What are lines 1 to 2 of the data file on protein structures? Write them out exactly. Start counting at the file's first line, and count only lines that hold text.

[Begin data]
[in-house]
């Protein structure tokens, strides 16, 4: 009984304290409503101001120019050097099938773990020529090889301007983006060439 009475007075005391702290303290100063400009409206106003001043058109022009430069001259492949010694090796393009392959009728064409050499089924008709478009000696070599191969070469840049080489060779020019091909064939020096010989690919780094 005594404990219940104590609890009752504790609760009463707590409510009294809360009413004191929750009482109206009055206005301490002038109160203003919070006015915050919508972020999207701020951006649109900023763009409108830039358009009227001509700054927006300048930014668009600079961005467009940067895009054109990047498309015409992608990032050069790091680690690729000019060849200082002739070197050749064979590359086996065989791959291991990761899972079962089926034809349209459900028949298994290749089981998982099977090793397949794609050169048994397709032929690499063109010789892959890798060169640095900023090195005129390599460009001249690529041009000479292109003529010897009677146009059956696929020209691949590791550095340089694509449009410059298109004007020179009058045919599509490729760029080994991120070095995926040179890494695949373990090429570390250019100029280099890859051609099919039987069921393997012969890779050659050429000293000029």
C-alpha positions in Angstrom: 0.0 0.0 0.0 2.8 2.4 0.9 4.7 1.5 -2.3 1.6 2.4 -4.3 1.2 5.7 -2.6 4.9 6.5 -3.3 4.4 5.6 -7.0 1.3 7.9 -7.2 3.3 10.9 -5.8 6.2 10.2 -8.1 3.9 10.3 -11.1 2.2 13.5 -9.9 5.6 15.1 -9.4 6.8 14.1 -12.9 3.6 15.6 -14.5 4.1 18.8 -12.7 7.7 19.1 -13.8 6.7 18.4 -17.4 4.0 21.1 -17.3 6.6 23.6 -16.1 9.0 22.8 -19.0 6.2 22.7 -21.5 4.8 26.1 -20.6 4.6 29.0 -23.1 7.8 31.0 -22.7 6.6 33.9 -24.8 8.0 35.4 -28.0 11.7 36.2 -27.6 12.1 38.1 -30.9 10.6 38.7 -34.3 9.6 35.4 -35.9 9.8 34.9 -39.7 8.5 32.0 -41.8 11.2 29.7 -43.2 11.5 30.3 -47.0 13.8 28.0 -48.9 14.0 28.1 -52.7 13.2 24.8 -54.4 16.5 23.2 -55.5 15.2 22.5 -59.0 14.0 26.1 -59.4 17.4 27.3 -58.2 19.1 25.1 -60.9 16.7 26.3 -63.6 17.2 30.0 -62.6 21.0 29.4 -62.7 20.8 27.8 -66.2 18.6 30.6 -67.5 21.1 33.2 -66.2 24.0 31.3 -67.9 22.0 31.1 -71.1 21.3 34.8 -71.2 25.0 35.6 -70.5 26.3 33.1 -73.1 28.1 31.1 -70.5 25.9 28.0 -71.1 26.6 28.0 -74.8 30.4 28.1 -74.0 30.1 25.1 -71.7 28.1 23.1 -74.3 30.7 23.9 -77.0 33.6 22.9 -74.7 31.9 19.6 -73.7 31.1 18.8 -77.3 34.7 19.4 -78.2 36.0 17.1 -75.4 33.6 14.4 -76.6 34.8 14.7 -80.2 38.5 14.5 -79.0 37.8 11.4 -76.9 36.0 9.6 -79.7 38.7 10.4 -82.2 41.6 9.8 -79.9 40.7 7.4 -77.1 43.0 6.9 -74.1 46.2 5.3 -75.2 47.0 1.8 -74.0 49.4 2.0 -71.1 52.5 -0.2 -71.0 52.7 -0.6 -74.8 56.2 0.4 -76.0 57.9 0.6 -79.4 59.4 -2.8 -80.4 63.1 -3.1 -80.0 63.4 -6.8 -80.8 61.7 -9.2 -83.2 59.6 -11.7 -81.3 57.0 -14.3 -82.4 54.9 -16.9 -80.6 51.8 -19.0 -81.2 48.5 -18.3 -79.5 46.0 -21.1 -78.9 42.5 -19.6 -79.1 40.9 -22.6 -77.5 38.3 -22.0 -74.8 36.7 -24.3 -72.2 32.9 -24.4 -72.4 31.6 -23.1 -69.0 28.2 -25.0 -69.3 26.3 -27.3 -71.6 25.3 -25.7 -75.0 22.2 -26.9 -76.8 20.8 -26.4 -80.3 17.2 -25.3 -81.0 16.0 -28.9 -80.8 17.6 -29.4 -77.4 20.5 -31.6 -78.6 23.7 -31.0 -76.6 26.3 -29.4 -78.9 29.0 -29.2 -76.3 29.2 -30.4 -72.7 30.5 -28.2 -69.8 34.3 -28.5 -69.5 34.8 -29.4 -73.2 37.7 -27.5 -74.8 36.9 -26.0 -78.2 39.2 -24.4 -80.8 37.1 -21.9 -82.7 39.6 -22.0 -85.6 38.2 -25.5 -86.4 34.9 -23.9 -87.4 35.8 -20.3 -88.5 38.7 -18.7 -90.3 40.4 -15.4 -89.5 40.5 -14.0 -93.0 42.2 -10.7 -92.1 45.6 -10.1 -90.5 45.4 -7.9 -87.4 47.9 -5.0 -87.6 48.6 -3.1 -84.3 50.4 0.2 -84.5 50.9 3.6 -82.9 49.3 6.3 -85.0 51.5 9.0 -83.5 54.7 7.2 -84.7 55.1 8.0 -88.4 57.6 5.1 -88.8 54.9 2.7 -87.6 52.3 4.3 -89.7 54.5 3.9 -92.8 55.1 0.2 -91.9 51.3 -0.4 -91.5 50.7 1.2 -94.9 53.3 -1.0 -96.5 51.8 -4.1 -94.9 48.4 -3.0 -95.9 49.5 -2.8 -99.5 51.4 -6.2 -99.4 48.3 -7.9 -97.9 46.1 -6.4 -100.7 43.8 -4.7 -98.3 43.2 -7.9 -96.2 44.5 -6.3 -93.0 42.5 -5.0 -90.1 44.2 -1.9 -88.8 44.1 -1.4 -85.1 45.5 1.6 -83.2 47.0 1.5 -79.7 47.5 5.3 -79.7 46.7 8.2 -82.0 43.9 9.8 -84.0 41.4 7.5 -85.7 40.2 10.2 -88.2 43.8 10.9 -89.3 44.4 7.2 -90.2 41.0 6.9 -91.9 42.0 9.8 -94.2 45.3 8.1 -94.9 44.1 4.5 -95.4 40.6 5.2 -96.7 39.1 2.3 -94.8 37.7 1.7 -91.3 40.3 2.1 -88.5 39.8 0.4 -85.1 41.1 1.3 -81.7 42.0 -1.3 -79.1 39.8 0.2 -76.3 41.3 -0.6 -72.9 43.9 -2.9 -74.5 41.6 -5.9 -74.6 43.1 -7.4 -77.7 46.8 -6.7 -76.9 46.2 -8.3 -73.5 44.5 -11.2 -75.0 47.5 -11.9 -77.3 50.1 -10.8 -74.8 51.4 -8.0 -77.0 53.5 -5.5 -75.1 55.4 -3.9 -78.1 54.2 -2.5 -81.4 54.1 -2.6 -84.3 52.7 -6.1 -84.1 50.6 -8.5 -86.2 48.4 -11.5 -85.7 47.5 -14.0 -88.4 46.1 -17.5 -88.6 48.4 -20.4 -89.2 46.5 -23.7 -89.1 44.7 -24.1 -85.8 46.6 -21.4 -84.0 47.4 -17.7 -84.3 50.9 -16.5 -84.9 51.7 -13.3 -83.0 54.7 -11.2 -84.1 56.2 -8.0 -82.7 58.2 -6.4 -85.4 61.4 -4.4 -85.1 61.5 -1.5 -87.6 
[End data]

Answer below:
[in-house]
């Protein structure tokens, strides 16, 4: 009984304290409503101001120019050097099938773990020529090889301007983006060439 009475007075005391702290303290100063400009409206106003001043058109022009430069001259492949010694090796393009392959009728064409050499089924008709478009000696070599191969070469840049080489060779020019091909064939020096010989690919780094 005594404990219940104590609890009752504790609760009463707590409510009294809360009413004191929750009482109206009055206005301490002038109160203003919070006015915050919508972020999207701020951006649109900023763009409108830039358009009227001509700054927006300048930014668009600079961005467009940067895009054109990047498309015409992608990032050069790091680690690729000019060849200082002739070197050749064979590359086996065989791959291991990761899972079962089926034809349209459900028949298994290749089981998982099977090793397949794609050169048994397709032929690499063109010789892959890798060169640095900023090195005129390599460009001249690529041009000479292109003529010897009677146009059956696929020209691949590791550095340089694509449009410059298109004007020179009058045919599509490729760029080994991120070095995926040179890494695949373990090429570390250019100029280099890859051609099919039987069921393997012969890779050659050429000293000029």